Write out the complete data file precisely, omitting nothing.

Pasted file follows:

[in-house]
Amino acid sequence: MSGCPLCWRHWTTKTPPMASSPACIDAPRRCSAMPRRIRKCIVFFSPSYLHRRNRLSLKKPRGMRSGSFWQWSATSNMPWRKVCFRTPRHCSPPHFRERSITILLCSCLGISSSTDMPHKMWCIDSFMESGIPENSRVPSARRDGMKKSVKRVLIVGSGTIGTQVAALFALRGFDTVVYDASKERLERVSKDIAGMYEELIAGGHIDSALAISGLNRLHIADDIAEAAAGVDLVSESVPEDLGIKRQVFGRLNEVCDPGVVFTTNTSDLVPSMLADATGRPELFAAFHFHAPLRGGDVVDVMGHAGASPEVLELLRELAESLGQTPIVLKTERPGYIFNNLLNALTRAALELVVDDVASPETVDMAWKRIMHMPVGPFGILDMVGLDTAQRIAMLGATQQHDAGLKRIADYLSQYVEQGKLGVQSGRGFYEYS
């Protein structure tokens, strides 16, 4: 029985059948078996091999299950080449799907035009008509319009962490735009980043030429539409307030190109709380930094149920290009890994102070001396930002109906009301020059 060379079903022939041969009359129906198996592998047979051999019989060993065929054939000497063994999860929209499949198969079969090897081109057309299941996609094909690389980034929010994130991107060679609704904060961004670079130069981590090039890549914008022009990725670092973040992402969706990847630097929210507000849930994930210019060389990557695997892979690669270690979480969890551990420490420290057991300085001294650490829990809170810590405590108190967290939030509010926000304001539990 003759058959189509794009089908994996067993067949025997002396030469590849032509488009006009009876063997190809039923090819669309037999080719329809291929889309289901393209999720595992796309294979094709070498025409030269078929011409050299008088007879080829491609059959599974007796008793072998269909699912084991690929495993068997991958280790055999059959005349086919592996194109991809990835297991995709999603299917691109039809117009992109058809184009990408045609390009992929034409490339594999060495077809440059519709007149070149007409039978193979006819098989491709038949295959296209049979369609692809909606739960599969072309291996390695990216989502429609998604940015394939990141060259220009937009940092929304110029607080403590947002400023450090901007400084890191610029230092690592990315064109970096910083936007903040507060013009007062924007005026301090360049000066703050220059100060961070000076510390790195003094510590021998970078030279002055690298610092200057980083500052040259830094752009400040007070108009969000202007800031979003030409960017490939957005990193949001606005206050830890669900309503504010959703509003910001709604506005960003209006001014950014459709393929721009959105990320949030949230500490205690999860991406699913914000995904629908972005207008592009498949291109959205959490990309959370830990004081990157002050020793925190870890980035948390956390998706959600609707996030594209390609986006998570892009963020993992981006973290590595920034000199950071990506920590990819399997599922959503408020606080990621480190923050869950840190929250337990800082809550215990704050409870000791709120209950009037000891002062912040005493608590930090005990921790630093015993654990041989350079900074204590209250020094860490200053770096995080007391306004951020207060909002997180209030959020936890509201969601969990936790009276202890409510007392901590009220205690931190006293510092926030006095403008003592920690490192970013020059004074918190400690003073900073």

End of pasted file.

[in-house]
Amino acid sequence: MSGCPLCWRHWTTKTPPMASSPACIDAPRRCSAMPRRIRKCIVFFSPSYLHRRNRLSLKKPRGMRSGSFWQWSATSNMPWRKVCFRTPRHCSPPHFRERSITILLCSCLGISSSTDMPHKMWCIDSFMESGIPENSRVPSARRDGMKKSVKRVLIVGSGTIGTQVAALFALRGFDTVVYDASKERLERVSKDIAGMYEELIAGGHIDSALAISGLNRLHIADDIAEAAAGVDLVSESVPEDLGIKRQVFGRLNEVCDPGVVFTTNTSDLVPSMLADATGRPELFAAFHFHAPLRGGDVVDVMGHAGASPEVLELLRELAESLGQTPIVLKTERPGYIFNNLLNALTRAALELVVDDVASPETVDMAWKRIMHMPVGPFGILDMVGLDTAQRIAMLGATQQHDAGLKRIADYLSQYVEQGKLGVQSGRGFYEYS
């Protein structure tokens, strides 16, 4: 029985059948078996091999299950080449799907035009008509319009962490735009980043030429539409307030190109709380930094149920290009890994102070001396930002109906009301020059 060379079903022939041969009359129906198996592998047979051999019989060993065929054939000497063994999860929209499949198969079969090897081109057309299941996609094909690389980034929010994130991107060679609704904060961004670079130069981590090039890549914008022009990725670092973040992402969706990847630097929210507000849930994930210019060389990557695997892979690669270690979480969890551990420490420290057991300085001294650490829990809170810590405590108190967290939030509010926000304001539990 003759058959189509794009089908994996067993067949025997002396030469590849032509488009006009009876063997190809039923090819669309037999080719329809291929889309289901393209999720595992796309294979094709070498025409030269078929011409050299008088007879080829491609059959599974007796008793072998269909699912084991690929495993068997991958280790055999059959005349086919592996194109991809990835297991995709999603299917691109039809117009992109058809184009990408045609390009992929034409490339594999060495077809440059519709007149070149007409039978193979006819098989491709038949295959296209049979369609692809909606739960599969072309291996390695990216989502429609998604940015394939990141060259220009937009940092929304110029607080403590947002400023450090901007400084890191610029230092690592990315064109970096910083936007903040507060013009007062924007005026301090360049000066703050220059100060961070000076510390790195003094510590021998970078030279002055690298610092200057980083500052040259830094752009400040007070108009969000202007800031979003030409960017490939957005990193949001606005206050830890669900309503504010959703509003910001709604506005960003209006001014950014459709393929721009959105990320949030949230500490205690999860991406699913914000995904629908972005207008592009498949291109959205959490990309959370830990004081990157002050020793925190870890980035948390956390998706959600609707996030594209390609986006998570892009963020993992981006973290590595920034000199950071990506920590990819399997599922959503408020606080990621480190923050869950840190929250337990800082809550215990704050409870000791709120209950009037000891002062912040005493608590930090005990921790630093015993654990041989350079900074204590209250020094860490200053770096995080007391306004951020207060909002997180209030959020936890509201969601969990936790009276202890409510007392901590009220205690931190006293510092926030006095403008003592920690490192970013020059004074918190400690003073900073």